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(Pocket-lint) - It sounds like a cliché or sales pitch, but when it comes to mice for the computer it really does make a difference if precision of the unit is good or poor. A good, precise device will mean that to get a pointer from one side of the screen to the other will take a small if not minuscule movement. The less movement the less chance of getting RSI, do the same with an old £2.99 mouse and you’ll find you’re running out of mouse mat.

In steps the MX1000 Laser from Logitech, branded as the world first Laser guided mouse, the precision and therefore movement factor is very impressive. Capable of 5.8 megapixels per second when it comes to image processing and offering a resolution of 800dots per inch, using the mouse we found that you hardly have to move it at all, in fact you could say that at times, rather like the Razor Boomslang mice, the precision was a bit too sensitive and you can over shoot when heading for that all important shortcut icon.

Ensuring a proper testing procedure we tested the mouse on a variety of surfaces to see if that would affect performance and disappointingly it didn’t, mouse mats, varnished surfaces, carpet and even the family dog all improved no problem for the mouse and plotting that point accurately on the screen.

But the mouse isn’t just about the “lasers” and the form factor is very comfortable, as long as you are right handed. Small-handed people may have issues with the size - it’s the same size as the other MX mice in the Logitech range, but for us the size wasn’t an issue. The mouse also presents a series of buttons alongside the usual left and right. There is the scroll wheel for starters that offers a very smooth movement both up and down and left and right - something that you don’t realise how much you need it until it’s actually there. Think graphics and desktop publishing rather than word documents and emails. Surrounding the wheel is an additional button that allows you to scroll down as well, but rather than working that index finger you can simply press and hold and you get the same results.

The side offers a forwards, backwards and switch application thumb button and while useful the positioning of the forwards button is a little two far forward for our liking. Couple that with the switch application button in the middle and you can sometimes find yourself switching programs when all you wanted to do was go forward. Yes you could say that you don’t use the forward button as much as the backwards button, but it would be nice to be able to reach it without having to stretch your thumb further than you have to.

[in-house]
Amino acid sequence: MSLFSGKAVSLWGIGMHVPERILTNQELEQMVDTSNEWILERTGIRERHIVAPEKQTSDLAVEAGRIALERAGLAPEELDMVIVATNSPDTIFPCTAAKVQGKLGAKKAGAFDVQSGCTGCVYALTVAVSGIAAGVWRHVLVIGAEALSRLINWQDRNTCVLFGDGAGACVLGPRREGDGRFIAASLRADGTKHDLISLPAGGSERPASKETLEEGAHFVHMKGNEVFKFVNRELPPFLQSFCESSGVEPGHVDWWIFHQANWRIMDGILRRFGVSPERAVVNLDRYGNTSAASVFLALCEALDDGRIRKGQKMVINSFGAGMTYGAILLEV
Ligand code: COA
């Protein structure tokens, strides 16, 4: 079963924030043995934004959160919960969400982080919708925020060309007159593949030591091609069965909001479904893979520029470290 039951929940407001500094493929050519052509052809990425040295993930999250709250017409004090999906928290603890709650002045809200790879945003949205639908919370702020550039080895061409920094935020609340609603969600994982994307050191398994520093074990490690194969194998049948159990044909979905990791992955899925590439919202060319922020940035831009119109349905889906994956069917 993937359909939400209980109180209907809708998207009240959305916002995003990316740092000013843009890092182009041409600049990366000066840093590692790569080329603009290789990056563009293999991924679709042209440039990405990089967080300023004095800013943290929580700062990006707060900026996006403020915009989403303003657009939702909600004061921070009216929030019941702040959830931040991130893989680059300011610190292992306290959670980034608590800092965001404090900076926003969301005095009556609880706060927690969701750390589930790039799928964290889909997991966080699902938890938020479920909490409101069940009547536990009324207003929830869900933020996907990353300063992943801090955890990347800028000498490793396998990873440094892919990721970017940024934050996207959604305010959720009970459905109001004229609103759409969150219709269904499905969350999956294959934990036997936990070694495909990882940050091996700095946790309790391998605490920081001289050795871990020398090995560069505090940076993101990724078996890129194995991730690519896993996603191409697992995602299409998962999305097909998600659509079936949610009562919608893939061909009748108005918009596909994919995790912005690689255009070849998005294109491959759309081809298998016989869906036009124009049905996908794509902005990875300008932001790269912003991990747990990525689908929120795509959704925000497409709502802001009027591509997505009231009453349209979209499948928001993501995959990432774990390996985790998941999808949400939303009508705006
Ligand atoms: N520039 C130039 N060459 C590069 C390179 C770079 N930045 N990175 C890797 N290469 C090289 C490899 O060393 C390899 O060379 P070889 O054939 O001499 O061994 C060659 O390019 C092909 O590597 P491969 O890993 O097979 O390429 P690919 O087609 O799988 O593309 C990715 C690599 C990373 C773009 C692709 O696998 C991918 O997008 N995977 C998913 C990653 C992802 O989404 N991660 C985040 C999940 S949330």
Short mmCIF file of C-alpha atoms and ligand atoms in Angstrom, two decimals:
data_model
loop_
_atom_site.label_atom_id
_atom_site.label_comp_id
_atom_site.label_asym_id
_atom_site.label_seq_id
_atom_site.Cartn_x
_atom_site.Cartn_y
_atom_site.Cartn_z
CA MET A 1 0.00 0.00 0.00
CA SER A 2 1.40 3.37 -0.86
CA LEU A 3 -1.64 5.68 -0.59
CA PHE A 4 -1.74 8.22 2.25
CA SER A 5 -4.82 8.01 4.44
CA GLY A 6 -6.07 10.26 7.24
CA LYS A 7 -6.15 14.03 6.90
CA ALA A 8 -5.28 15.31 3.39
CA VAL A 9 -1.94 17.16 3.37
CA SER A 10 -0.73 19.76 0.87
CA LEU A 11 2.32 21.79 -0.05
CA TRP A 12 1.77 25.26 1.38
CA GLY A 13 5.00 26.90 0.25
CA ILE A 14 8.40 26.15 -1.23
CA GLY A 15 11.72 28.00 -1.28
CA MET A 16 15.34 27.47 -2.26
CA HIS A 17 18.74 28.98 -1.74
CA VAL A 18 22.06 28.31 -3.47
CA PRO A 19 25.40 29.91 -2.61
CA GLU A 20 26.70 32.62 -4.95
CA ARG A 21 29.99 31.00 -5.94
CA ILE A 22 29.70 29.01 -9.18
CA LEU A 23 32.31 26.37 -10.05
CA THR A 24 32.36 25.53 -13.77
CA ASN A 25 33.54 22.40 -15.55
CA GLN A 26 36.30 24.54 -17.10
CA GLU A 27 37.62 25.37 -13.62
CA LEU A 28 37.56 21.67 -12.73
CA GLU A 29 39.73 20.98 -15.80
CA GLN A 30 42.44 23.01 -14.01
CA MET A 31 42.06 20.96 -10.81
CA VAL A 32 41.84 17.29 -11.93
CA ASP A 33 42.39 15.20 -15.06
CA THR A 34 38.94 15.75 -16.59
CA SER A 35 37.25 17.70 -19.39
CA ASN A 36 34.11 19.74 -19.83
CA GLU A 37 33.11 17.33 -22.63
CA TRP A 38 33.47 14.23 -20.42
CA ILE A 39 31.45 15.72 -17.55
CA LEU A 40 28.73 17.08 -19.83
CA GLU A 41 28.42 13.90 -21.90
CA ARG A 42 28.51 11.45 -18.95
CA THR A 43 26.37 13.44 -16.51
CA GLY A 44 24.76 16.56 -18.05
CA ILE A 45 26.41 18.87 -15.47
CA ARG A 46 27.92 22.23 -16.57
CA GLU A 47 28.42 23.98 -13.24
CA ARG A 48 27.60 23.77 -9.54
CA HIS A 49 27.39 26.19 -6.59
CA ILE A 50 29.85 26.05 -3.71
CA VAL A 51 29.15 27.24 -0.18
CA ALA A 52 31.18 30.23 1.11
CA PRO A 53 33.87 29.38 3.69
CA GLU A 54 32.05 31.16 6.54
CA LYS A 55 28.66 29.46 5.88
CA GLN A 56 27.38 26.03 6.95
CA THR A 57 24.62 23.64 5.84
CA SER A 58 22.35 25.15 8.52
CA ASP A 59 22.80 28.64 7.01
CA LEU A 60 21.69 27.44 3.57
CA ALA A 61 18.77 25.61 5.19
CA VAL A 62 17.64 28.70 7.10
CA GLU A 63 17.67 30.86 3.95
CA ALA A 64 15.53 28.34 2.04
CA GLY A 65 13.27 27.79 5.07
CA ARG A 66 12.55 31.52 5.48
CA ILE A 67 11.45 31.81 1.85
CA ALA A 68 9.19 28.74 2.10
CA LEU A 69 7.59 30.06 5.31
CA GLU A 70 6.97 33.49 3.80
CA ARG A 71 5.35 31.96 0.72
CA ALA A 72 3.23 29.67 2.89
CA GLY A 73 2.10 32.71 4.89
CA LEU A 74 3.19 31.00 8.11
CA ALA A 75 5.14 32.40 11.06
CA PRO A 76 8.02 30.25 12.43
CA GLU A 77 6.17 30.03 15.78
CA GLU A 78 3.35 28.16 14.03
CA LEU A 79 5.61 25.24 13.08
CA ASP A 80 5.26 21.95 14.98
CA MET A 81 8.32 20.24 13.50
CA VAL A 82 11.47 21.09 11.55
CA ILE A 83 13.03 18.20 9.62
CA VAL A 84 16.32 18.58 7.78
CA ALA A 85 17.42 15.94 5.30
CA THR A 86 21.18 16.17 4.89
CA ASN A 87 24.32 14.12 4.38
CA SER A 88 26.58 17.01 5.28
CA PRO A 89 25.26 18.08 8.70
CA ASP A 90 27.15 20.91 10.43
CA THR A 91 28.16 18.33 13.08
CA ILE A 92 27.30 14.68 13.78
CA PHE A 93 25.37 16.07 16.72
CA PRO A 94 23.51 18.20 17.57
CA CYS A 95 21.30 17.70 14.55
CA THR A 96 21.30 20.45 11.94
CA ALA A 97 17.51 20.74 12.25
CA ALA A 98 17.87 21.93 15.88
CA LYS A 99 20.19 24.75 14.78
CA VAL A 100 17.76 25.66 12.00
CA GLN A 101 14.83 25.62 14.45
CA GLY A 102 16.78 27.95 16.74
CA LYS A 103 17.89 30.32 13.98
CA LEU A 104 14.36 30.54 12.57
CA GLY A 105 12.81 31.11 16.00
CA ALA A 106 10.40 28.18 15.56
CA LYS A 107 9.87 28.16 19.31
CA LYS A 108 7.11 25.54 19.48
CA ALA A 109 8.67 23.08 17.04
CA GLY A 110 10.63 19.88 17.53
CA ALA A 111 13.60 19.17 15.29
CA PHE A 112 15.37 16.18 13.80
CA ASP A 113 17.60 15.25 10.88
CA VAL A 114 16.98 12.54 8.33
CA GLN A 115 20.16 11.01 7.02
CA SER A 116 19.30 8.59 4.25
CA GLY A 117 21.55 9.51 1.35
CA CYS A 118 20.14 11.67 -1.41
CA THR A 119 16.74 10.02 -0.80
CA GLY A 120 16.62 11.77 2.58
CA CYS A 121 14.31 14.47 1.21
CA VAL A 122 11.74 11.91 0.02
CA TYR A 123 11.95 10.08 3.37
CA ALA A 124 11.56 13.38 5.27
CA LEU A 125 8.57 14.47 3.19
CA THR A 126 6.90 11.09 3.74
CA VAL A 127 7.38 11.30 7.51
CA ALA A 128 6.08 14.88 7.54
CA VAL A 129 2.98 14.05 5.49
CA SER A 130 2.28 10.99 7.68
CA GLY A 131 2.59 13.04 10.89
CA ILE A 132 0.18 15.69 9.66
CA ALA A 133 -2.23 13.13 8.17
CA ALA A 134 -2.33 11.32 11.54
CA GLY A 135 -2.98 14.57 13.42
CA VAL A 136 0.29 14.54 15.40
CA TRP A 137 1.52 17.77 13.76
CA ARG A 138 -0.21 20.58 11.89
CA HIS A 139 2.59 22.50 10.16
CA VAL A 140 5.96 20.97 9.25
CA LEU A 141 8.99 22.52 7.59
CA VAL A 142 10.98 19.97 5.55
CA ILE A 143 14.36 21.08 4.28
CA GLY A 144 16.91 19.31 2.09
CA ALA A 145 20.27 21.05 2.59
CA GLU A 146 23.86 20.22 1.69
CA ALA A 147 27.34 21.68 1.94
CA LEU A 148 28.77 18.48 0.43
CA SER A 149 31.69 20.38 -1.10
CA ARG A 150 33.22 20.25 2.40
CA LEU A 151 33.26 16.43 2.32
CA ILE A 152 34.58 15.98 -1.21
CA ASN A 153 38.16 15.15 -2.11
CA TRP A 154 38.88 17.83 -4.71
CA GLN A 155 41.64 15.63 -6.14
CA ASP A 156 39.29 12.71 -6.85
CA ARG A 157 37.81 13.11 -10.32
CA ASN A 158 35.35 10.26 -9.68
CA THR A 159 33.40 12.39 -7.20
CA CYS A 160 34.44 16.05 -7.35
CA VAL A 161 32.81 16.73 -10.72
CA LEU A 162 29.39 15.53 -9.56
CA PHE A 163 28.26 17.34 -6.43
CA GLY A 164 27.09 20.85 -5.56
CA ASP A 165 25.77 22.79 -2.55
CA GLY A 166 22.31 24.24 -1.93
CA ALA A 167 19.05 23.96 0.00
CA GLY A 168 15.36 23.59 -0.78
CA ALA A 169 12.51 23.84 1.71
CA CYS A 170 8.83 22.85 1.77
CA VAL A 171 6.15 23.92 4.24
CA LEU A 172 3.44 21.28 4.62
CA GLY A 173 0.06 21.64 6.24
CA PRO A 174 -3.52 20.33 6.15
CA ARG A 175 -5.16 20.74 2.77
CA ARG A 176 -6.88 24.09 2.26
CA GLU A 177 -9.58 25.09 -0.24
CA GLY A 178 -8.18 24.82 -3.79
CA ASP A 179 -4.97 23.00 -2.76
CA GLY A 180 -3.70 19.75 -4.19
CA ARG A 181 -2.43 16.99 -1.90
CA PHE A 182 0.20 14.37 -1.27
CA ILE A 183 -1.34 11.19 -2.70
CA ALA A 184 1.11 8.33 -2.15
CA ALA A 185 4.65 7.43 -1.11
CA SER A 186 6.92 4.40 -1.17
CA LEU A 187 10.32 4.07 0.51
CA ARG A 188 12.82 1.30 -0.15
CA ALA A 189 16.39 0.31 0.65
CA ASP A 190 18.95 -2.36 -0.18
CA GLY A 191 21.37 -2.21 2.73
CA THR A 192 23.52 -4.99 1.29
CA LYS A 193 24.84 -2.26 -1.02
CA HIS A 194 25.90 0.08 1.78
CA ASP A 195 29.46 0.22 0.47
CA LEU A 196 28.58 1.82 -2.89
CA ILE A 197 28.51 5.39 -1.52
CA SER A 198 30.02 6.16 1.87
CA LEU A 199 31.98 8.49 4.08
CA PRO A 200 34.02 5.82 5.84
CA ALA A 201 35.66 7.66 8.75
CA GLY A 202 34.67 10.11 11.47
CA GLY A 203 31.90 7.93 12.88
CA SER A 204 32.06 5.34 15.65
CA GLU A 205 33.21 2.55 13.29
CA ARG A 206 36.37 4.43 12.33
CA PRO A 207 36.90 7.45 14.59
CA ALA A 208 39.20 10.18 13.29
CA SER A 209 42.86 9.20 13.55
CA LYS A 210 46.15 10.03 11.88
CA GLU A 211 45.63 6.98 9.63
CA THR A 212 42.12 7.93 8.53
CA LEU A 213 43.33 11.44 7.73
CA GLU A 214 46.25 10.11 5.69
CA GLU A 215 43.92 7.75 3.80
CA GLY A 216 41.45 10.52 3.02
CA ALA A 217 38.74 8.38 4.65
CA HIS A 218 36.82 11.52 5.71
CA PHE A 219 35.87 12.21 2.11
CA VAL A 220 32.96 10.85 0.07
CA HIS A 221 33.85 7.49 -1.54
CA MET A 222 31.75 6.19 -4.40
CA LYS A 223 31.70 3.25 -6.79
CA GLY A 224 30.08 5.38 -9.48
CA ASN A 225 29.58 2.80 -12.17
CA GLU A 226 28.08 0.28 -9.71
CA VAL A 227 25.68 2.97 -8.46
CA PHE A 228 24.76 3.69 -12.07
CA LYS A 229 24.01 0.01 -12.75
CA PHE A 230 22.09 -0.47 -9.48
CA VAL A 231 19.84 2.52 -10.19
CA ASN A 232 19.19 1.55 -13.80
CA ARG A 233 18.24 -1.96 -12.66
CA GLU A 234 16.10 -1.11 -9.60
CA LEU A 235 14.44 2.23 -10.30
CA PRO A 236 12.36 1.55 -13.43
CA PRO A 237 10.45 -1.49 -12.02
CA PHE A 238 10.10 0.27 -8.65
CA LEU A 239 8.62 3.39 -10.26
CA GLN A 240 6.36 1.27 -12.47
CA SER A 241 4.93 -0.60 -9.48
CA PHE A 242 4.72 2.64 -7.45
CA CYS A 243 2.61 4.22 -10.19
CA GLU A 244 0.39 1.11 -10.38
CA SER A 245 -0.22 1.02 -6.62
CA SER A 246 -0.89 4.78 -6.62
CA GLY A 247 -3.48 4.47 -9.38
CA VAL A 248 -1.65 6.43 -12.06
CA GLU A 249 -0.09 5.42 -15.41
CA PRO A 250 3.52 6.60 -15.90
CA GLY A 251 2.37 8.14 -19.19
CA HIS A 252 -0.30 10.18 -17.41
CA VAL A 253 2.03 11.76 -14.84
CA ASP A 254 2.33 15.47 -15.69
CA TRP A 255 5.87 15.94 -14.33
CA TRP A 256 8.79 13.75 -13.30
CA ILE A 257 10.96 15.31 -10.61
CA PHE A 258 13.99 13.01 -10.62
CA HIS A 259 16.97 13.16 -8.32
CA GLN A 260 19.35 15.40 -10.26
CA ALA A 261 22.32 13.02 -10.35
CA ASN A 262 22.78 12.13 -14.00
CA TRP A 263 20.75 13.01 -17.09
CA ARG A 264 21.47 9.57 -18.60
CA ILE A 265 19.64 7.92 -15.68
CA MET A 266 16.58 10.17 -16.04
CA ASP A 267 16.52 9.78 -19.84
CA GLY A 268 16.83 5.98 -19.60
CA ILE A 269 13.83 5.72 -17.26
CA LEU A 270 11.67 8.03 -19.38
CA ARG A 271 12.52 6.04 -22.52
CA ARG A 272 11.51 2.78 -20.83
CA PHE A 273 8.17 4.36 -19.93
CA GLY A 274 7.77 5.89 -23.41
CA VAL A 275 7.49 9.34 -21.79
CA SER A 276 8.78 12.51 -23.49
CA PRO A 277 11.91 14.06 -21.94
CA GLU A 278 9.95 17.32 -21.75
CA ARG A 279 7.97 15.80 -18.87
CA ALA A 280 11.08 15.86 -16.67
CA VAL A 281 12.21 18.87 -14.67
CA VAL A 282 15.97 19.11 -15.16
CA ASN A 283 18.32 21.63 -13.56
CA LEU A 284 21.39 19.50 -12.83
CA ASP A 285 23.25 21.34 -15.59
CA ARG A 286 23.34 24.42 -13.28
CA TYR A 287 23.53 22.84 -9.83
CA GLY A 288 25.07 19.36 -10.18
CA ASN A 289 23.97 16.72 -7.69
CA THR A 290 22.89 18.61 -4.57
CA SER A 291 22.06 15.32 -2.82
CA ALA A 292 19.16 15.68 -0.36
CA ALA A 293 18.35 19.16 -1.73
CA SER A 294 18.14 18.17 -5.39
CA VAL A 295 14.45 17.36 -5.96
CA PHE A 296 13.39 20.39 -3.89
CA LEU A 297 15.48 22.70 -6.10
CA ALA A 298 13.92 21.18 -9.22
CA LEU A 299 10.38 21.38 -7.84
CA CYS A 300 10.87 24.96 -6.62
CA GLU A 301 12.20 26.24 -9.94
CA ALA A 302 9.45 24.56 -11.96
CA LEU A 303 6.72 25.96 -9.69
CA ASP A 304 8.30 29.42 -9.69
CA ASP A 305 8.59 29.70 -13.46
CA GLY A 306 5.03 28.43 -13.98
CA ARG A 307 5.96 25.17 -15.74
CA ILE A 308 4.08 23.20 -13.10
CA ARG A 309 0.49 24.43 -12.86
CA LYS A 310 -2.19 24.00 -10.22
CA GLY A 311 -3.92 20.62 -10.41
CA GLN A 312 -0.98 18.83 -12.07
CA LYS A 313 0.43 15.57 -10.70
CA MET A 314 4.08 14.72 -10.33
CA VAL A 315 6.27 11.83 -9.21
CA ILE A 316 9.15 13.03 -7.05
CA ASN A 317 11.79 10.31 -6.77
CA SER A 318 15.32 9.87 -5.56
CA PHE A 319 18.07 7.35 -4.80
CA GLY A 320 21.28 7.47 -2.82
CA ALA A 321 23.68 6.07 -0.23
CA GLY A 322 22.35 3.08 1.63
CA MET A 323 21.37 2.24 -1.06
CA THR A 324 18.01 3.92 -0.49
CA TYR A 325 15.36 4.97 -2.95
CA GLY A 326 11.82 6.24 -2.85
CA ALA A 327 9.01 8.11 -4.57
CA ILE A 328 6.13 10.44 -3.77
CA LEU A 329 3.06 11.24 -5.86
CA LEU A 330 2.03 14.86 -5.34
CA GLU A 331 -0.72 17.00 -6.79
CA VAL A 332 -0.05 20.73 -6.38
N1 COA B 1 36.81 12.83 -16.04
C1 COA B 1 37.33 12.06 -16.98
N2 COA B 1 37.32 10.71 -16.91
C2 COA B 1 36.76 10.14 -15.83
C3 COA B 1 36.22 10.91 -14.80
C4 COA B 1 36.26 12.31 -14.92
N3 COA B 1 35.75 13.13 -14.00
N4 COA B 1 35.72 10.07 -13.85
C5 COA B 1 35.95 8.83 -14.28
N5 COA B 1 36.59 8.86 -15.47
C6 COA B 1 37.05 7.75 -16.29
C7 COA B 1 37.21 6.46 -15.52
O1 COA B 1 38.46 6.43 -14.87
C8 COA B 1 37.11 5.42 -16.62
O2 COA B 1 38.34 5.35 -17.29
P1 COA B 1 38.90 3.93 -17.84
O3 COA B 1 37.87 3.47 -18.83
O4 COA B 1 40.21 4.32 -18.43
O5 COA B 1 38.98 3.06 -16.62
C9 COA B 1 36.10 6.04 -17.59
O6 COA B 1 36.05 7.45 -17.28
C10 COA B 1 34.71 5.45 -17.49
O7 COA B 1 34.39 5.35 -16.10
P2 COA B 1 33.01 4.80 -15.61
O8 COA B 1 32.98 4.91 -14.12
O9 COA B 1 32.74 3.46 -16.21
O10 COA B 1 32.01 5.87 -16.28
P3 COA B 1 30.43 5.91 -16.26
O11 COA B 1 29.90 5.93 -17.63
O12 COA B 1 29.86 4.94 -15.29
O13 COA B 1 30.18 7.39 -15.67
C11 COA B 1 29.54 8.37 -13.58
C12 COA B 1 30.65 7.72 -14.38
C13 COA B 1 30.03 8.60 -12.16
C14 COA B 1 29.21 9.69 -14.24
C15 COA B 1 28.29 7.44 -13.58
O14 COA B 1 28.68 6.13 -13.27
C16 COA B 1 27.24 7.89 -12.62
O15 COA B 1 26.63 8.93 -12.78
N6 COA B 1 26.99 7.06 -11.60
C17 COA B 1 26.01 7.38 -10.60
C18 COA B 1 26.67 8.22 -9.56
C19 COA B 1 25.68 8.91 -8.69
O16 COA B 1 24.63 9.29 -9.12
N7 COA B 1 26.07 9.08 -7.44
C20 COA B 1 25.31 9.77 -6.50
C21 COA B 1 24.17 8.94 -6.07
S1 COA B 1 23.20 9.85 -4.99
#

One nice addition over other mice however is a battery indicator. Because the unit contains a built in lithium-ion battery its nice to know when you are about to run out of juice. Charging is done via a cradle that plugs into a USB or PS2 socket as well as a charging unit. It would have been nice however, to see the whole unit charged via USB2.0 rather than a separate charger but then it seems you can’t have everything. Charging is quick and easy and if you get into the habit of docking the mouse every time you leave the computer you shouldn’t have any problems.


At £60 this is not cheap mouse, however the performance of it certainly justifies the outlay and whether you are using it to get the upper hand in the latest first person shooter or dealing with day to day admin this unit should certainly make things a little easier. If we could change anything it would be the better positioning of the forward button on the thumb area and charging via USB2.0 but in the grander scale of things this are small details. A very fine mouse indeed.

Writing by Stuart Miles. Originally published on 3 September 2004.